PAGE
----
This paper is a critical essay on the social value of craftsmen in ancient Greece as well of the merit and ethic responsibility connected to the social use of their skills and forms of knowledge, the so-called technai. On one hand a low grade of social consideration was attributed to craftsmen, especially among the upper classes in the Greek cities; on the other hand, craft and technical skills were an essential medium for all the material products and commodities to be supplied for the citizens. The origins of this ambiguous relationship between society and technical skills seem to lie in the particular social and political conditions of Greek craftsmen, mostly foreign people at the disposal of the ancient city-state as public operators (demioergoí), who went around from one city to another to gather the things necessary for their life. Of some importance in this context is also the ancient myth of Prometheus, which, differently worked through the centuries, shows how difficult the relation was between techniques and politics; in effect, mastering a techne means having special ability (so-called dýnamis) which in many respects is not compatible with the social order recommended by the political and philosophical thinking of the time.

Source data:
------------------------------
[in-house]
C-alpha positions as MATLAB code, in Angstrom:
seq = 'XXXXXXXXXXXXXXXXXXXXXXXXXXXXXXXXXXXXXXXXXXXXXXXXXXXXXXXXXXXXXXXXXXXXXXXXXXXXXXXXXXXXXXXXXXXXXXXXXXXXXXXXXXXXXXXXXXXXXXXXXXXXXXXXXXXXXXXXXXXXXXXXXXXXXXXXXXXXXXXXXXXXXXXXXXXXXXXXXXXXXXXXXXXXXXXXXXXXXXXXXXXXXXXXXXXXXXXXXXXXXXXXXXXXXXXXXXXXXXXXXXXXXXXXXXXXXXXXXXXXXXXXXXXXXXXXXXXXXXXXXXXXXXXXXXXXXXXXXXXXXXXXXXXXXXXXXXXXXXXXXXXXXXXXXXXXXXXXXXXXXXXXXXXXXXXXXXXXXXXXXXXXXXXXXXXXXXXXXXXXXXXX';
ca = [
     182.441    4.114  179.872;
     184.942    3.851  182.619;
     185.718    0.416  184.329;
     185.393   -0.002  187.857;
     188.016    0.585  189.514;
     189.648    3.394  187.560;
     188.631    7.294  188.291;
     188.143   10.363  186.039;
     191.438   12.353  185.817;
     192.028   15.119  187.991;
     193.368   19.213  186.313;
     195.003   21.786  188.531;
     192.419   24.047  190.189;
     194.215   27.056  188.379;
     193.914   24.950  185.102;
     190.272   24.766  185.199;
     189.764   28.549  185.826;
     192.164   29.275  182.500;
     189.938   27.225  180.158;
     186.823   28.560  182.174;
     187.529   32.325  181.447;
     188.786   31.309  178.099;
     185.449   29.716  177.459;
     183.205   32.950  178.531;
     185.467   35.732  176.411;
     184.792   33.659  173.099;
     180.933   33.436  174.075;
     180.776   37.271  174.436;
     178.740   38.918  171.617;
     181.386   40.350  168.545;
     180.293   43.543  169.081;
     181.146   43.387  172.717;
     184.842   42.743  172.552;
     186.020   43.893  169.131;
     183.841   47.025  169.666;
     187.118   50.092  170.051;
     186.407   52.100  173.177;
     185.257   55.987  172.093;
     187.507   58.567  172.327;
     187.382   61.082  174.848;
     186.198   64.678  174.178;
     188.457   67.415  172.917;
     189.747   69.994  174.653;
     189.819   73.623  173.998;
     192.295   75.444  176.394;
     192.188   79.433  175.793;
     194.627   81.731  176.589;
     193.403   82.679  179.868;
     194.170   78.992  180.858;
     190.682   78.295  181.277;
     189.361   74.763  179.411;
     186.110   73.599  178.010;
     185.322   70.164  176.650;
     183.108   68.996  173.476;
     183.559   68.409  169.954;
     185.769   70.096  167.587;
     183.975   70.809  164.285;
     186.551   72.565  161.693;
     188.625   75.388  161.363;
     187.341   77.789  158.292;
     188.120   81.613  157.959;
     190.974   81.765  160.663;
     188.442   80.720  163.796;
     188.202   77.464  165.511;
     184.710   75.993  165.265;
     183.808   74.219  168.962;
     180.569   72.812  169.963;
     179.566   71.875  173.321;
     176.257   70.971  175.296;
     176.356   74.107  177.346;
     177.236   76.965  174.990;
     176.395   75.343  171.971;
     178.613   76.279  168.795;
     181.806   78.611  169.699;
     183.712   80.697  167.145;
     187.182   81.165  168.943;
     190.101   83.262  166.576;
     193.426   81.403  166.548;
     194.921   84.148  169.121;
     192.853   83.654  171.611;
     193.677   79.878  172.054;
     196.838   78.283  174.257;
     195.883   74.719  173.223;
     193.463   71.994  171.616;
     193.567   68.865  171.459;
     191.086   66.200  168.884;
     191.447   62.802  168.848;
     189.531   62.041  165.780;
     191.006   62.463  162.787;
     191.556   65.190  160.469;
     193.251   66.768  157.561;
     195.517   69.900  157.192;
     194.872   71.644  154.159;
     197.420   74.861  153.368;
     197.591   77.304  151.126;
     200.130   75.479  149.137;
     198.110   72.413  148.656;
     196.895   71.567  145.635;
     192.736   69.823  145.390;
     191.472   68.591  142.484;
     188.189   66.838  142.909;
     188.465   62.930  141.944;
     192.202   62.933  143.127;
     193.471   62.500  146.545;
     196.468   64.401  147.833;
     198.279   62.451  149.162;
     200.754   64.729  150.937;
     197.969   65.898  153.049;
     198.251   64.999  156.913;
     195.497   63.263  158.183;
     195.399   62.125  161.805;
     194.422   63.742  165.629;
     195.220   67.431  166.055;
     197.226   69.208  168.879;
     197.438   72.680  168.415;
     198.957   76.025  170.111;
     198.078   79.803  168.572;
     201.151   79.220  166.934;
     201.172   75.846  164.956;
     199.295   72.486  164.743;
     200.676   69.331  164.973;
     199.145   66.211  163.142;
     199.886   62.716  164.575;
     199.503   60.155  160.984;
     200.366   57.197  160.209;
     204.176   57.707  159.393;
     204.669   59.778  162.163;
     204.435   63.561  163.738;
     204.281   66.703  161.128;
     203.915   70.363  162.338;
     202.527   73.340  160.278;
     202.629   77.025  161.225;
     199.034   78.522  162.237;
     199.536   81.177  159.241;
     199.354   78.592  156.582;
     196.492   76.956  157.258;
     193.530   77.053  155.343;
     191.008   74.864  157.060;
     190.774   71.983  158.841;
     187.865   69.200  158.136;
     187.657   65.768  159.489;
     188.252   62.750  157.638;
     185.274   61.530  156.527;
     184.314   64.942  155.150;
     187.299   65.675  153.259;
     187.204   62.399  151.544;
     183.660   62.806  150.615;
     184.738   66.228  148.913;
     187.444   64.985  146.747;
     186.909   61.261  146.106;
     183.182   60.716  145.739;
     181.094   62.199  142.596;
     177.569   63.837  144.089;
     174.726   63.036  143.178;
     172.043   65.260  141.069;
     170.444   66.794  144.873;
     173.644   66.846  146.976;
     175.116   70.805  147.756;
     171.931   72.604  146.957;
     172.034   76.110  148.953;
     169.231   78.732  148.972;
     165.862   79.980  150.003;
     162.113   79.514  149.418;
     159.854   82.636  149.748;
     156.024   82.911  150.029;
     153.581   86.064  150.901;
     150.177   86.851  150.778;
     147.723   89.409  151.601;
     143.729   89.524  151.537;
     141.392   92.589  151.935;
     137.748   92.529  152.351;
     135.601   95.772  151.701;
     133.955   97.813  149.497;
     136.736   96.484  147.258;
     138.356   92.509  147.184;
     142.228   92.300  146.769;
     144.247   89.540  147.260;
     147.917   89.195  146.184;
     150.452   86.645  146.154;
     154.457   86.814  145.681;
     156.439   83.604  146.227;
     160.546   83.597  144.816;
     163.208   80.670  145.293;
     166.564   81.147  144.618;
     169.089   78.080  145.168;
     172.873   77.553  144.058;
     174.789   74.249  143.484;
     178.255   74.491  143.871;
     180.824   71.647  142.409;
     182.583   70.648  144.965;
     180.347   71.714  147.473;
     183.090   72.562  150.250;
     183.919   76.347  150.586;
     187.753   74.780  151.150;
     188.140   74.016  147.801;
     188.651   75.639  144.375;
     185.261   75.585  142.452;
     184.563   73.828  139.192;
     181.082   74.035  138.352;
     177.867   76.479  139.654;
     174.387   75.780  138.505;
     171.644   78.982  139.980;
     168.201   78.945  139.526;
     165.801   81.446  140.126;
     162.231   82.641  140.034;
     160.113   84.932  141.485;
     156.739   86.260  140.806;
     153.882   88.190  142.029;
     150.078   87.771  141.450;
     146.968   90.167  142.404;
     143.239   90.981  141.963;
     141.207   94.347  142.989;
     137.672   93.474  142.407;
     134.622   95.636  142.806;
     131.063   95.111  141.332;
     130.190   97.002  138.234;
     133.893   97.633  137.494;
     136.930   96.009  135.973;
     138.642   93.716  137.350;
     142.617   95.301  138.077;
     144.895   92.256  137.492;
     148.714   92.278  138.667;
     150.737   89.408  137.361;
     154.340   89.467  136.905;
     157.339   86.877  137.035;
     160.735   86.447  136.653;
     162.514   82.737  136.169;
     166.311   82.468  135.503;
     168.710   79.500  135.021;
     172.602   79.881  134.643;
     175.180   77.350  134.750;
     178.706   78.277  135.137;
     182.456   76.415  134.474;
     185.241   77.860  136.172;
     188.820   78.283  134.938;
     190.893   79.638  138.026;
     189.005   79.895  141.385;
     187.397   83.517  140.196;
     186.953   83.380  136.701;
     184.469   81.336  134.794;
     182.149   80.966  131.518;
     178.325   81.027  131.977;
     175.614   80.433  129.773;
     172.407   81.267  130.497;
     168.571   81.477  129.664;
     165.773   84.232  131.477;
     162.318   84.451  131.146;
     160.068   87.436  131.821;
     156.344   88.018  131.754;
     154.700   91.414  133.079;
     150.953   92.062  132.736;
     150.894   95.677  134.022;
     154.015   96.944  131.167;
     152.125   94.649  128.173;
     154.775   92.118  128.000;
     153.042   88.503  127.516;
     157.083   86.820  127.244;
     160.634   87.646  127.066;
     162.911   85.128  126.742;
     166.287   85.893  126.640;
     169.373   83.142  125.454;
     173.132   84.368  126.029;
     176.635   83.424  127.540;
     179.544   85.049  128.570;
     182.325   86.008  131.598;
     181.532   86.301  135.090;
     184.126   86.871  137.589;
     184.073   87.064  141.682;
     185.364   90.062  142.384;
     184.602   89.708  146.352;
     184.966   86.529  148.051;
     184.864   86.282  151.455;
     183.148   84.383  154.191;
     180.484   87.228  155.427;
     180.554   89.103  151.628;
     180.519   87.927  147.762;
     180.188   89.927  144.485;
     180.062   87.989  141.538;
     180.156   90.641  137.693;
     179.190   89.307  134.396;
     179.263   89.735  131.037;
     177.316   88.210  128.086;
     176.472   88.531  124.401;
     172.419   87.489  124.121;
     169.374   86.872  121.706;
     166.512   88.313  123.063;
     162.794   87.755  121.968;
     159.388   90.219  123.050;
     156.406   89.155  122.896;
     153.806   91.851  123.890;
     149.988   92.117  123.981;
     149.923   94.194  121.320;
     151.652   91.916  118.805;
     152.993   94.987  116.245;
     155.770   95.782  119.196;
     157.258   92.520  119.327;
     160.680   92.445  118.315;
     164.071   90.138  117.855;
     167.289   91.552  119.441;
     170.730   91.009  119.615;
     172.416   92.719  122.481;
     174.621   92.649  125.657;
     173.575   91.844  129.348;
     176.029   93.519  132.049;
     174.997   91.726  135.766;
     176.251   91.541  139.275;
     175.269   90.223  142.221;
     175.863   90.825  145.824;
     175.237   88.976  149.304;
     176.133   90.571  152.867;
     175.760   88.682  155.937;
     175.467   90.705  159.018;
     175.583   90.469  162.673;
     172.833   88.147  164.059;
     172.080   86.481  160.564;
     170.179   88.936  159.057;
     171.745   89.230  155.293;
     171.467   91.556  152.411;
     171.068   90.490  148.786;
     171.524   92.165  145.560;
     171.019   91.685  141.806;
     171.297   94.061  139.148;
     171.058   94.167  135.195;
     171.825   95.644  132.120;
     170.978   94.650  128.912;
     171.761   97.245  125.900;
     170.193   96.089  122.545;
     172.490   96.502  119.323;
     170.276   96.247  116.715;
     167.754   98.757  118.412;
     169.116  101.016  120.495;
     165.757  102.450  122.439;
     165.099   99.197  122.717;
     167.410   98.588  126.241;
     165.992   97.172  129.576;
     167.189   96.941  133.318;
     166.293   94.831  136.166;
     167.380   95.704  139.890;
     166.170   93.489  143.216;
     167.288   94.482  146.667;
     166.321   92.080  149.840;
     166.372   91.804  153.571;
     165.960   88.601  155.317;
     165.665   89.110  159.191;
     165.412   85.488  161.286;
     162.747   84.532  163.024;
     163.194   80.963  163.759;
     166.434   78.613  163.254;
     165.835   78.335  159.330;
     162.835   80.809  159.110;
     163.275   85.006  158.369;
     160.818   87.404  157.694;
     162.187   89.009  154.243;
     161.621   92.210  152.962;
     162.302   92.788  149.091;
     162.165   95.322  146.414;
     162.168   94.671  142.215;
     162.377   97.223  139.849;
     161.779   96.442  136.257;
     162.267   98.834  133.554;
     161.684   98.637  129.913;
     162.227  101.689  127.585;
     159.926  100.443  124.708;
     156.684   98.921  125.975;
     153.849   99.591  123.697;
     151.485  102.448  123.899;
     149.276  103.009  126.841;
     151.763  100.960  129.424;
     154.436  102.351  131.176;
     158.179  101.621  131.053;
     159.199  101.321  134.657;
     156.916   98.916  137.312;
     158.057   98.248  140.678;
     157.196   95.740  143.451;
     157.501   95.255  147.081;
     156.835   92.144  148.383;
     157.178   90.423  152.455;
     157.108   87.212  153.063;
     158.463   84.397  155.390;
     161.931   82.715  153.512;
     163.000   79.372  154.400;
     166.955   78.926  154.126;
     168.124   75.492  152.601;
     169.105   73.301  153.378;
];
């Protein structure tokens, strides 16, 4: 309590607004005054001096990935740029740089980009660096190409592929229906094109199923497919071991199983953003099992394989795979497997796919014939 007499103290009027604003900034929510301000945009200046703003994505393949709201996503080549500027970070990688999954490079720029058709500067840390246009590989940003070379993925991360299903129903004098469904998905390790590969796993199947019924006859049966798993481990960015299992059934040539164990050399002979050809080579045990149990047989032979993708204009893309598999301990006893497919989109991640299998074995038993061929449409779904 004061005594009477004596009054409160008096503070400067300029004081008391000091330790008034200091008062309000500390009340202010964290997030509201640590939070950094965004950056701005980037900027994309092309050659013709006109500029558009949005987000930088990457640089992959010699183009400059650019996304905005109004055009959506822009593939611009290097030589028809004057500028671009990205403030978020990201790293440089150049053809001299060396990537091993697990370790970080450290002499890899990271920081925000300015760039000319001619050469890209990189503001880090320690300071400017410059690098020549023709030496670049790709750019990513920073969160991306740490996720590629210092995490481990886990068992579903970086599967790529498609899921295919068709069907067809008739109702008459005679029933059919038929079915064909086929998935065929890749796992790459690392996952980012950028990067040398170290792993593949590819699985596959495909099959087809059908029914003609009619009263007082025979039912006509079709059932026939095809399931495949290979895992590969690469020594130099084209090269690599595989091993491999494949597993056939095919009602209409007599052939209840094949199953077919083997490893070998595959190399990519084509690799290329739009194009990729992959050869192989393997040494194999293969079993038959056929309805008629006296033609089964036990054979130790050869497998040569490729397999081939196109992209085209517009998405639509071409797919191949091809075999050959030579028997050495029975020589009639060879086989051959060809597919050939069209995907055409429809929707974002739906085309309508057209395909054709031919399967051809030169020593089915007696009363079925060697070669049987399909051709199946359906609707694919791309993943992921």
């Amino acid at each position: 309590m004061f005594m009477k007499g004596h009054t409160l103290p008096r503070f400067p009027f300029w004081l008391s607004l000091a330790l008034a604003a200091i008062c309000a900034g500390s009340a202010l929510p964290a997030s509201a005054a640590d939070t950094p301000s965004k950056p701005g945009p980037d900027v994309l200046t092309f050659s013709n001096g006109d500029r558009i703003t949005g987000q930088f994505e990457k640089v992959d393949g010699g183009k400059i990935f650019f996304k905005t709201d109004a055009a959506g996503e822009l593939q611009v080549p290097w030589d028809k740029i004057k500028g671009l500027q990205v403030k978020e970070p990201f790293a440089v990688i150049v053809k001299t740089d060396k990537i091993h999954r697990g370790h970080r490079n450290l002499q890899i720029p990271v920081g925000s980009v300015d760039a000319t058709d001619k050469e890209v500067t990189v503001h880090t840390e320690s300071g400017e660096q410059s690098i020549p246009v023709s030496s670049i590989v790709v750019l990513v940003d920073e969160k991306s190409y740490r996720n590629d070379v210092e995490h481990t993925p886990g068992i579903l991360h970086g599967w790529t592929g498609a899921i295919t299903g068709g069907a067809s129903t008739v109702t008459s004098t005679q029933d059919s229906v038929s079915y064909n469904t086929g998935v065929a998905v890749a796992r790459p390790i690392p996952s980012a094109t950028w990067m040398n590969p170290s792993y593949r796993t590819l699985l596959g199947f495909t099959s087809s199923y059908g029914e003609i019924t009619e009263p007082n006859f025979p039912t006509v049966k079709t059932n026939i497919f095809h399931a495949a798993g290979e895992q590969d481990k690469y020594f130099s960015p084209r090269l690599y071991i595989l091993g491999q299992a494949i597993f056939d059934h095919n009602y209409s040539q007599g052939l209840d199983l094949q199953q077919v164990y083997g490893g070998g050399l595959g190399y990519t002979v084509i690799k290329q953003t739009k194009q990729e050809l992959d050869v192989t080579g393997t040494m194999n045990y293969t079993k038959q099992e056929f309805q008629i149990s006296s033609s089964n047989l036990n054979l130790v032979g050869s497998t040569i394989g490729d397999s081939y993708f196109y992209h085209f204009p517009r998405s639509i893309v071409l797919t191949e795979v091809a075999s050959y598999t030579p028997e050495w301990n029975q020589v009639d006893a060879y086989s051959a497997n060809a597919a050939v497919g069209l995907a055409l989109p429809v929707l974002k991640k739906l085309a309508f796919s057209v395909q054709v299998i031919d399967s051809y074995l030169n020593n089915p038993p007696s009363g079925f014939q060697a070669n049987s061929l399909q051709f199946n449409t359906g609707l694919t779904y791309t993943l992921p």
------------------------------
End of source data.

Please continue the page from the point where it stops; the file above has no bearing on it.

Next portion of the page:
|Numero di pagine||18|
|Stato di pubblicazione||Published - 2017|